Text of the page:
MEPs have backed new proposals on regulating the sale and marketing of tobacco products but have remained deeply divided on the details.

On 8 October 2013, MEPs debated revisions to the Tobacco Products Directive, designed to bring in larger health warnings on cigarette packages.

The Commission has proposed that 75% of the front and rear of packages be covered with a warning about the dangers of smoking.

However the centre right EPP group tabled an amendment to reduce this to 50% in the end the parliament backed a compromise agreement of 65%.

MEPs rejected a ban on “slim” cigarettes, but voted to ban menthol flavourings, after a transitional period of 8 years.

Opening the debate, the parliament’s negotiator on the directive, British Labour MEP Linda McAvan said the World Health Organisation was reporting a “worrying” increase in the number of young smokers, and she attacked tobacco producers for making some packets look “gimmicky”.

Speaking on behalf of the Council of Ministers, Lithuania’s Health Minister Vytenis Andriukaitis said he “still could not forget the pain and suffering” of both of his brothers dying from smoking related illnesses.

He said that around 700,000 people died every year from smoking, costing the EU more than 500bn every year.

Adopting the revisions to the directive was, he said, a “collective responsibility” of the European Parliament.

‘Insidious’ lobbying

The debate on the directive was postponed from last month, in a move that some MEPs say showed that the parliament was bowing to pressure from the tobacco lobby.

Italian socialist MEP Mario Pirillo accused the tobacco industry of engaging in “the most insidious and deceitful lobbying campaign”.

However Polish conservative MEP Janusz Wojciechowski urged fellow MEPs “not to assume that those of us opposed to elements of this directive are doing the bidding of lobbyists.”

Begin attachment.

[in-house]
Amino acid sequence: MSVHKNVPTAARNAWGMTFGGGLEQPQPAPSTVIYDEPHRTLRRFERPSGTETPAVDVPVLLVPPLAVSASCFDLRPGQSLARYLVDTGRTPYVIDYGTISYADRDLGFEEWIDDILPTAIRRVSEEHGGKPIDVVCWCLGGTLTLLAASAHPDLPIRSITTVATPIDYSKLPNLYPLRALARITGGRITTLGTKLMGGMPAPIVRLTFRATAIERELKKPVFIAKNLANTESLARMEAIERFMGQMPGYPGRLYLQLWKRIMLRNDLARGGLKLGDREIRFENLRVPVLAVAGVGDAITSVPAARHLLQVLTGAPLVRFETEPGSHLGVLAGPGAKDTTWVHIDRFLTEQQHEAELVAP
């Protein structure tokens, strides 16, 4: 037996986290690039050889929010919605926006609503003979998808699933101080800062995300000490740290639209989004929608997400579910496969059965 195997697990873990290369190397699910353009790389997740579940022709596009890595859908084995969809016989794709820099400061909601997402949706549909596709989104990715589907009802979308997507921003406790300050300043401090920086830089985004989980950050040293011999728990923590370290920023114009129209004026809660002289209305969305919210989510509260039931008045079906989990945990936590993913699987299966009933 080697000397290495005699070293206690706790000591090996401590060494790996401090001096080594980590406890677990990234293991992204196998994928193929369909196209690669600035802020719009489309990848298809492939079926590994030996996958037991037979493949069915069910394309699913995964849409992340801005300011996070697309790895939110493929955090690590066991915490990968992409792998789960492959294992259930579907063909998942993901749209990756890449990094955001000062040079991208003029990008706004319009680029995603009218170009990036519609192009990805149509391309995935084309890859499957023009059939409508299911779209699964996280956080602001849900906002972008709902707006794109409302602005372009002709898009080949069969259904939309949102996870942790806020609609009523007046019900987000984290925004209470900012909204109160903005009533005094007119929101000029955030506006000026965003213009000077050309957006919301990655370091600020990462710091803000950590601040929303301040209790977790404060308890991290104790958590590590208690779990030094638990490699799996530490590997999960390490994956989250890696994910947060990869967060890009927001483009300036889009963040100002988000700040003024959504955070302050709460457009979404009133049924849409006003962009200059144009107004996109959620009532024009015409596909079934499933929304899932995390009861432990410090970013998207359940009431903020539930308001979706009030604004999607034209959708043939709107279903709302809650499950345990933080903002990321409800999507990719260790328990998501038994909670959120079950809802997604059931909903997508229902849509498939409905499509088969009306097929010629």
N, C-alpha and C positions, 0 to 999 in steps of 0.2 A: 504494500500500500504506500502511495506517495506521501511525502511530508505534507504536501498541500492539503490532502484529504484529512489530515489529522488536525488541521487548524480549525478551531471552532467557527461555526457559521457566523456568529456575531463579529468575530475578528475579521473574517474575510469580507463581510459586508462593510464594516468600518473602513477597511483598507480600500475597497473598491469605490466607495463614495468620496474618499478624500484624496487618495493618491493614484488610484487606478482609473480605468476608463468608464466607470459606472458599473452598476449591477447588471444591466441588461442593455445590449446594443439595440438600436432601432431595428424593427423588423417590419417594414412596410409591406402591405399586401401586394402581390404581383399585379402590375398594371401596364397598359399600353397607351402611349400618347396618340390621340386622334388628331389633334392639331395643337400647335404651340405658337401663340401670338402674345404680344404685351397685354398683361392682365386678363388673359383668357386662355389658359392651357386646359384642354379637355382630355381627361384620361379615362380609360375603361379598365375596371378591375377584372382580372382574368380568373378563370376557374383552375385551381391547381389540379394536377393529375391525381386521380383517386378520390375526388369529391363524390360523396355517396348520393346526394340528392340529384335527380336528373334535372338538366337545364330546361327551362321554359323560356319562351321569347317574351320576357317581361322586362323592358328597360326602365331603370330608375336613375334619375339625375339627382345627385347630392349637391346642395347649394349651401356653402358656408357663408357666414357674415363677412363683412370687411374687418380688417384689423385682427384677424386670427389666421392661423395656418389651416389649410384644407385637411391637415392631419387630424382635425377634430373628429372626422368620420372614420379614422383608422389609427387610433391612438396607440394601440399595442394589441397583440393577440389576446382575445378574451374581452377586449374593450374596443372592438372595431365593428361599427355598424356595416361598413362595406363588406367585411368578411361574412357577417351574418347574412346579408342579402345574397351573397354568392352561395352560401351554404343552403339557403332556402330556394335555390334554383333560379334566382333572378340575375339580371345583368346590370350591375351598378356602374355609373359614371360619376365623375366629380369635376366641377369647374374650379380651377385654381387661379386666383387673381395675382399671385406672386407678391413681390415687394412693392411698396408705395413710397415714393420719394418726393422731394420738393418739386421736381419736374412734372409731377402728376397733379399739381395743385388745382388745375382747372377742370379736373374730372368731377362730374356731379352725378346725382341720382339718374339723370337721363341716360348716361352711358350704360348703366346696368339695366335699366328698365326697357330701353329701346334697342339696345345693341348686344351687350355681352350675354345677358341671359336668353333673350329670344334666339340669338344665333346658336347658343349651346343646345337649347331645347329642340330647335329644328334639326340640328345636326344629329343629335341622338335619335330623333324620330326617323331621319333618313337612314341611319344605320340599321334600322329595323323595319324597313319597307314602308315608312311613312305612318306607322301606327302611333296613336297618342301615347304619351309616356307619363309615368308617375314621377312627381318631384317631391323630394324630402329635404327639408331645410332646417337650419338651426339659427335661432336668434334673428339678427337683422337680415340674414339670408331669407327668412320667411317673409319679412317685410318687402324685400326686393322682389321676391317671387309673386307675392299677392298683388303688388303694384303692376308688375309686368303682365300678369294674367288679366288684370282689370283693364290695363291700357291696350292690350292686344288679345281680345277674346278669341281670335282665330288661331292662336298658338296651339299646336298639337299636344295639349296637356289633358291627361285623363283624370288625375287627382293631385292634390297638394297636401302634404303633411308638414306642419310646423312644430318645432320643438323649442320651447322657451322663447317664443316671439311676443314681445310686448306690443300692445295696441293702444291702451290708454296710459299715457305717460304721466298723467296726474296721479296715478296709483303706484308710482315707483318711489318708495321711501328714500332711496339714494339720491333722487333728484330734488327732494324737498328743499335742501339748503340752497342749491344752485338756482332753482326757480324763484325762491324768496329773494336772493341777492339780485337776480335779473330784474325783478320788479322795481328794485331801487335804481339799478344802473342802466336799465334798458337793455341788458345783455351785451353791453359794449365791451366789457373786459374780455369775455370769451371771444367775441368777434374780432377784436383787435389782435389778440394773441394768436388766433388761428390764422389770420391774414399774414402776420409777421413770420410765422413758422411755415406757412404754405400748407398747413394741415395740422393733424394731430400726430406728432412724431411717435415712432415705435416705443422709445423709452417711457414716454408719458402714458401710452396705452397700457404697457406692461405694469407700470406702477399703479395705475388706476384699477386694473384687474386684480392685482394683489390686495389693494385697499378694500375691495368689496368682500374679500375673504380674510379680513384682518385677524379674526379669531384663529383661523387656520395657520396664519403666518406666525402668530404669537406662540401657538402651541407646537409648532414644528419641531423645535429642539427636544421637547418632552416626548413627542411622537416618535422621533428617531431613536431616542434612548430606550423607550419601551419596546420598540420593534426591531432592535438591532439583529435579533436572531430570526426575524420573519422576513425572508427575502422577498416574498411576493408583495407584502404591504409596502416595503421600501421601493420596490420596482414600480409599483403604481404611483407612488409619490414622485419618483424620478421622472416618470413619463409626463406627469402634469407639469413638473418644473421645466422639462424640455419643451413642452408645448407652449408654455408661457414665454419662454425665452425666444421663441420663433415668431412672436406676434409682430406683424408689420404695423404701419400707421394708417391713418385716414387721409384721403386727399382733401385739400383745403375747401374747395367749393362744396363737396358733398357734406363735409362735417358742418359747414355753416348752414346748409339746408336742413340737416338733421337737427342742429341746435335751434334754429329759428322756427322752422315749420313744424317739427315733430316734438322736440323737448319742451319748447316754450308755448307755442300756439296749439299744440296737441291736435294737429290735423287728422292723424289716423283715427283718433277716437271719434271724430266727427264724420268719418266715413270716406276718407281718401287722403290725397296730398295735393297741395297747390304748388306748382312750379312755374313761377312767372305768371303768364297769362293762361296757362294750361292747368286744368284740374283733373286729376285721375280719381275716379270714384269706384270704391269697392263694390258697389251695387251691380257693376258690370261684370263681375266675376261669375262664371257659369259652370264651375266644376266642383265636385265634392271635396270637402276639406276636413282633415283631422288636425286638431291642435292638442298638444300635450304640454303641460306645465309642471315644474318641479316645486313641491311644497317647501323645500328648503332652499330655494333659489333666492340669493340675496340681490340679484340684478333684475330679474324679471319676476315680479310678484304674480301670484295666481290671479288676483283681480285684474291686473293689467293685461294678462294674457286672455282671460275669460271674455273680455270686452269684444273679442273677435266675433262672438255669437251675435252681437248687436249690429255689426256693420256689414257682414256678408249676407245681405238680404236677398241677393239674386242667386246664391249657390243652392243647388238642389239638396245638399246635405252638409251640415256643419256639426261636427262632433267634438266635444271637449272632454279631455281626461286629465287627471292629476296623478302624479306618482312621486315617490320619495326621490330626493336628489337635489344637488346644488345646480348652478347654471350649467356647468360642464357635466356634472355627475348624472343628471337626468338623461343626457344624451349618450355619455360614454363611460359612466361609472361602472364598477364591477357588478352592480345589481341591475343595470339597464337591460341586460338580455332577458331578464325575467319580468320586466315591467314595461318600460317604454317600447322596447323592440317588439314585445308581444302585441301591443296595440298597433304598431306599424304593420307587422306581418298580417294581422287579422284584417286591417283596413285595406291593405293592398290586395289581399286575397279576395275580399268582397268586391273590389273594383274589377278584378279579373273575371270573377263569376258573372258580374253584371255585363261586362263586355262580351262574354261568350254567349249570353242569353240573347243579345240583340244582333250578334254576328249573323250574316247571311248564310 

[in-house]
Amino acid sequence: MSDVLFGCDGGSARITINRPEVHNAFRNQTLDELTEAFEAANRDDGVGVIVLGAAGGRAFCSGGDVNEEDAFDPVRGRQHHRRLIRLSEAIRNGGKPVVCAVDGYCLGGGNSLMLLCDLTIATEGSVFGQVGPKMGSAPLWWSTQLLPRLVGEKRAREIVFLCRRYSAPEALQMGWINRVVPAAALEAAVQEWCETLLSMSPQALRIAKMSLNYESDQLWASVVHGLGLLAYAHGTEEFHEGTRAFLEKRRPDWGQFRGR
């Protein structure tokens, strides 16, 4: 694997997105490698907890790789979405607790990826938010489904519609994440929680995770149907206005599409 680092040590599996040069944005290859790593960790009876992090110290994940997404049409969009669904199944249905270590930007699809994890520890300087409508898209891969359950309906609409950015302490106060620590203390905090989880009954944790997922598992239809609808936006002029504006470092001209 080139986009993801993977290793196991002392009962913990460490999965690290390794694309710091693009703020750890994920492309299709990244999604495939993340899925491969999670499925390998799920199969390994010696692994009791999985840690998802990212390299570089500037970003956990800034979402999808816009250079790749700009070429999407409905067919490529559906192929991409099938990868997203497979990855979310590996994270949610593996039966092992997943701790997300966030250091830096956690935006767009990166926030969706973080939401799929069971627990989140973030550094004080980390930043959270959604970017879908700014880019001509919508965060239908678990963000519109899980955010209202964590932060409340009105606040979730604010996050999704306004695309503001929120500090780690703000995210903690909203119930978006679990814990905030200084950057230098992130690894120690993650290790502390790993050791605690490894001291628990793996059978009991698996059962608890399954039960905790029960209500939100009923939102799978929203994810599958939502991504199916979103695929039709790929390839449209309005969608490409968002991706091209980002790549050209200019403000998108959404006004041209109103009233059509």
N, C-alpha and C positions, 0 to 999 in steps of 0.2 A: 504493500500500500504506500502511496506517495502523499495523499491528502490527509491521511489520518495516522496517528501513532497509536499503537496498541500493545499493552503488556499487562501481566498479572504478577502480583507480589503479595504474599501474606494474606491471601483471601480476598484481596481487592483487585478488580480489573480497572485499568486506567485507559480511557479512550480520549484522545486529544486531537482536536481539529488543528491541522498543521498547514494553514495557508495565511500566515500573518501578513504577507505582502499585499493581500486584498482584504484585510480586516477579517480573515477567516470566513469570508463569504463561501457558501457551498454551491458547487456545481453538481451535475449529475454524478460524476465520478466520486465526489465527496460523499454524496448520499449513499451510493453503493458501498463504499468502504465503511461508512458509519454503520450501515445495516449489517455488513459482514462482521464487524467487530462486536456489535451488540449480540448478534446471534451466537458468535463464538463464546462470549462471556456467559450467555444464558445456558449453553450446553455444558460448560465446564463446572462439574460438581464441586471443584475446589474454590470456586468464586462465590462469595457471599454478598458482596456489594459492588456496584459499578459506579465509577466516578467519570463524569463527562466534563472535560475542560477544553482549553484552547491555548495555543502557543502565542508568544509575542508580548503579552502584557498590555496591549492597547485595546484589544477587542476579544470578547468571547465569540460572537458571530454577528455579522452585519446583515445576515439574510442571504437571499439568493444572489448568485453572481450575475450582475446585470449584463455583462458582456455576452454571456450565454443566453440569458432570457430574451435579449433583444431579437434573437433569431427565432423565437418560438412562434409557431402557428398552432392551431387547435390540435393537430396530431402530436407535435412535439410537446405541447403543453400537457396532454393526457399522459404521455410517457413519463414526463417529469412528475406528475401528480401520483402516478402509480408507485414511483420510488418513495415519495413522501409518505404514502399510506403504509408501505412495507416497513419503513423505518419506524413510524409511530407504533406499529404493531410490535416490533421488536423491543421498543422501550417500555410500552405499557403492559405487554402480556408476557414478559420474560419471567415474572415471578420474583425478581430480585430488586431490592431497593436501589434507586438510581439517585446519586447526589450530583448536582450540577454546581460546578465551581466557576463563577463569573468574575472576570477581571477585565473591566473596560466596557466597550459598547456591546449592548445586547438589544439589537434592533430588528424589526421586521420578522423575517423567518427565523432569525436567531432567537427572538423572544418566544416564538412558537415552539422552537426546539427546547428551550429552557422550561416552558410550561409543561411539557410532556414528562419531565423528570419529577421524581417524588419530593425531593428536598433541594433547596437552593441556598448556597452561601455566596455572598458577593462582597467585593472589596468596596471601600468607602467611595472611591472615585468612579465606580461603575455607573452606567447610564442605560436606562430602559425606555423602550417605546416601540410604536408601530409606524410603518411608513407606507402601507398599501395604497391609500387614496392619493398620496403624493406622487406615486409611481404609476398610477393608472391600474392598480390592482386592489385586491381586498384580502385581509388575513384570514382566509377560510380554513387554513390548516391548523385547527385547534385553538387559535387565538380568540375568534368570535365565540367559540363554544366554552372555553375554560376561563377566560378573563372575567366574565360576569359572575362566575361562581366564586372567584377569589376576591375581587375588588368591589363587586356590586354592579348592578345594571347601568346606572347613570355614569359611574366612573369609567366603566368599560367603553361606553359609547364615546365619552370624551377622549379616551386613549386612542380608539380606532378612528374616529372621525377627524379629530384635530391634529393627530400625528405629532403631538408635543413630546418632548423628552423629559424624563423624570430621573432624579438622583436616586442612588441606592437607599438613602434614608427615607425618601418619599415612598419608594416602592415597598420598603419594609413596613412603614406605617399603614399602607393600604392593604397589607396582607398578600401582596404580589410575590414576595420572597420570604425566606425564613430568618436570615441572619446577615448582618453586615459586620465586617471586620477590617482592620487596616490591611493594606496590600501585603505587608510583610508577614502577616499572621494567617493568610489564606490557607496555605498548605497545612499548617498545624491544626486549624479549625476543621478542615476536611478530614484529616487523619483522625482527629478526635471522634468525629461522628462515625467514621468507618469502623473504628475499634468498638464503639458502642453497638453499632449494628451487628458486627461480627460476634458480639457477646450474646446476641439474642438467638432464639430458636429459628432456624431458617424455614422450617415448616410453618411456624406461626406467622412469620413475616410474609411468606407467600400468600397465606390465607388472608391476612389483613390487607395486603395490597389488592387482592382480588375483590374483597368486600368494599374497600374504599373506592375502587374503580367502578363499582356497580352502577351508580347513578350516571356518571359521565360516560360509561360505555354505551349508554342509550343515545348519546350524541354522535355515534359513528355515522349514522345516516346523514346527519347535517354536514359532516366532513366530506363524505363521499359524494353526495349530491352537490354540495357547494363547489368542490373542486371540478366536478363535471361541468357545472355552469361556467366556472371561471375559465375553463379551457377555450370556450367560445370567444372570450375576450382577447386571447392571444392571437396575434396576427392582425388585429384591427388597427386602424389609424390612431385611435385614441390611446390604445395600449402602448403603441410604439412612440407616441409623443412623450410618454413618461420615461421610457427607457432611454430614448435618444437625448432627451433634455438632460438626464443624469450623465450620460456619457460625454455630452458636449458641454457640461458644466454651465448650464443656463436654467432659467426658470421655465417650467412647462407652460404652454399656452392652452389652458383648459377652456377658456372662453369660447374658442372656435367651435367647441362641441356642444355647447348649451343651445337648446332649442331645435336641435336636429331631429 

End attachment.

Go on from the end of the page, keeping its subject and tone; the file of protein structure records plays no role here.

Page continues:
He said there was no evidence that banning slim or menthol cigarettes would deter people from smoking, whilst his Polish colleague Marek Migalski warned of the impact on the directive on the economic livelihood of Europe’s tobacco farmers.

E cigarettes

A key element of the directive was new laws on controlling electronic cigarettes (e cigarettes), which are not currently subject to any EU wide regulation.

The Commission supported by centre left and left wing groups of the parliament wanted to treat e cigarettes as medicinal products, meaning they could only be sold by registered pharmacists.

However MEPs backed an amendment from the liberal, centre right and conservative groups that said they should be subject to the same regulation as “normal” cigarettes, meaning they would be more widely available, but unable to be sold people under 18.

British Liberal Democrat MEP Chris Davies claimed e cigarettes were a “game changer” in helping people quit tobacco cigarettes.

But German socialist MEP Dagmar Roth Behrendt warned that their ease of availability could lure young people to taking up smoking.

A lengthy and complex series of votes took place at the daily voting session later in the day.

MEPs voted to postpone their final vote on the directive, to give the rapporteur more time to negotiate with national governments to reach a common position.

Useful links

The European Parliament’s disclaimer on the use of simultaneous interpretations can be found here.